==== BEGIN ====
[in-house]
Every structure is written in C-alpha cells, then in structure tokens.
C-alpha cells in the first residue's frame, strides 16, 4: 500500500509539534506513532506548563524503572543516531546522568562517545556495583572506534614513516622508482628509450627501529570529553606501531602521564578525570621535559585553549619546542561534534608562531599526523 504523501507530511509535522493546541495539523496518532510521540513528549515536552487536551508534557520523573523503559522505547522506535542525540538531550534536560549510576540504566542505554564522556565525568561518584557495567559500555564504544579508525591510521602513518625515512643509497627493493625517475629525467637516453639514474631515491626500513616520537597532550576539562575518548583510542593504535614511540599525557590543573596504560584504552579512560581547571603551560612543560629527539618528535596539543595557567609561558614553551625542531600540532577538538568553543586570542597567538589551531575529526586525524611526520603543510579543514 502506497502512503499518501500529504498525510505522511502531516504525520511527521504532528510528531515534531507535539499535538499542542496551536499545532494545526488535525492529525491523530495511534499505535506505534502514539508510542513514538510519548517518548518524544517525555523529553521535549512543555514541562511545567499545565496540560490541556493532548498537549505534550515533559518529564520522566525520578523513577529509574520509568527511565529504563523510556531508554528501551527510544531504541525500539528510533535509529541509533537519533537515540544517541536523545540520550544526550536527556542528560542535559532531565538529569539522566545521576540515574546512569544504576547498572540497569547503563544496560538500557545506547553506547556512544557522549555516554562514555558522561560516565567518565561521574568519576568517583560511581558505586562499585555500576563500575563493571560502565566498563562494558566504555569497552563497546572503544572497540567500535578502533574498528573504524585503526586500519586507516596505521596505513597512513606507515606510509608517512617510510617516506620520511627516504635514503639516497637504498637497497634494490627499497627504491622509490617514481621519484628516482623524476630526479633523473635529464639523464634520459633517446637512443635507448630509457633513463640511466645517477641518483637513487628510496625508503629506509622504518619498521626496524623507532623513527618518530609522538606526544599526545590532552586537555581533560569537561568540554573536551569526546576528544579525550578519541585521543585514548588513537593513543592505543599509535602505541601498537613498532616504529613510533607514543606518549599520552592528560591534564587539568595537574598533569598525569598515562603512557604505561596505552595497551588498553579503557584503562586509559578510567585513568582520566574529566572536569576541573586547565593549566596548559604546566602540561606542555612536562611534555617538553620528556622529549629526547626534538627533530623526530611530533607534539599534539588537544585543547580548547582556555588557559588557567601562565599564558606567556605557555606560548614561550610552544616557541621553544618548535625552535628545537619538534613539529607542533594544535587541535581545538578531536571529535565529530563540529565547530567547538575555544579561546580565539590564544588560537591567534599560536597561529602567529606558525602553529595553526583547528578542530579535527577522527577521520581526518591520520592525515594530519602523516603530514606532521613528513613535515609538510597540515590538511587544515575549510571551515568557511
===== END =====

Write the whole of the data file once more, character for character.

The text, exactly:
[in-house]
Every structure is written in C-alpha cells, then in structure tokens.
C-alpha cells in the first residue's frame, strides 16, 4: 500500500509539534506513532506548563524503572543516531546522568562517545556495583572506534614513516622508482628509450627501529570529553606501531602521564578525570621535559585553549619546542561534534608562531599526523 504523501507530511509535522493546541495539523496518532510521540513528549515536552487536551508534557520523573523503559522505547522506535542525540538531550534536560549510576540504566542505554564522556565525568561518584557495567559500555564504544579508525591510521602513518625515512643509497627493493625517475629525467637516453639514474631515491626500513616520537597532550576539562575518548583510542593504535614511540599525557590543573596504560584504552579512560581547571603551560612543560629527539618528535596539543595557567609561558614553551625542531600540532577538538568553543586570542597567538589551531575529526586525524611526520603543510579543514 502506497502512503499518501500529504498525510505522511502531516504525520511527521504532528510528531515534531507535539499535538499542542496551536499545532494545526488535525492529525491523530495511534499505535506505534502514539508510542513514538510519548517518548518524544517525555523529553521535549512543555514541562511545567499545565496540560490541556493532548498537549505534550515533559518529564520522566525520578523513577529509574520509568527511565529504563523510556531508554528501551527510544531504541525500539528510533535509529541509533537519533537515540544517541536523545540520550544526550536527556542528560542535559532531565538529569539522566545521576540515574546512569544504576547498572540497569547503563544496560538500557545506547553506547556512544557522549555516554562514555558522561560516565567518565561521574568519576568517583560511581558505586562499585555500576563500575563493571560502565566498563562494558566504555569497552563497546572503544572497540567500535578502533574498528573504524585503526586500519586507516596505521596505513597512513606507515606510509608517512617510510617516506620520511627516504635514503639516497637504498637497497634494490627499497627504491622509490617514481621519484628516482623524476630526479633523473635529464639523464634520459633517446637512443635507448630509457633513463640511466645517477641518483637513487628510496625508503629506509622504518619498521626496524623507532623513527618518530609522538606526544599526545590532552586537555581533560569537561568540554573536551569526546576528544579525550578519541585521543585514548588513537593513543592505543599509535602505541601498537613498532616504529613510533607514543606518549599520552592528560591534564587539568595537574598533569598525569598515562603512557604505561596505552595497551588498553579503557584503562586509559578510567585513568582520566574529566572536569576541573586547565593549566596548559604546566602540561606542555612536562611534555617538553620528556622529549629526547626534538627533530623526530611530533607534539599534539588537544585543547580548547582556555588557559588557567601562565599564558606567556605557555606560548614561550610552544616557541621553544618548535625552535628545537619538534613539529607542533594544535587541535581545538578531536571529535565529530563540529565547530567547538575555544579561546580565539590564544588560537591567534599560536597561529602567529606558525602553529595553526583547528578542530579535527577522527577521520581526518591520520592525515594530519602523516603530514606532521613528513613535515609538510597540515590538511587544515575549510571551515568557511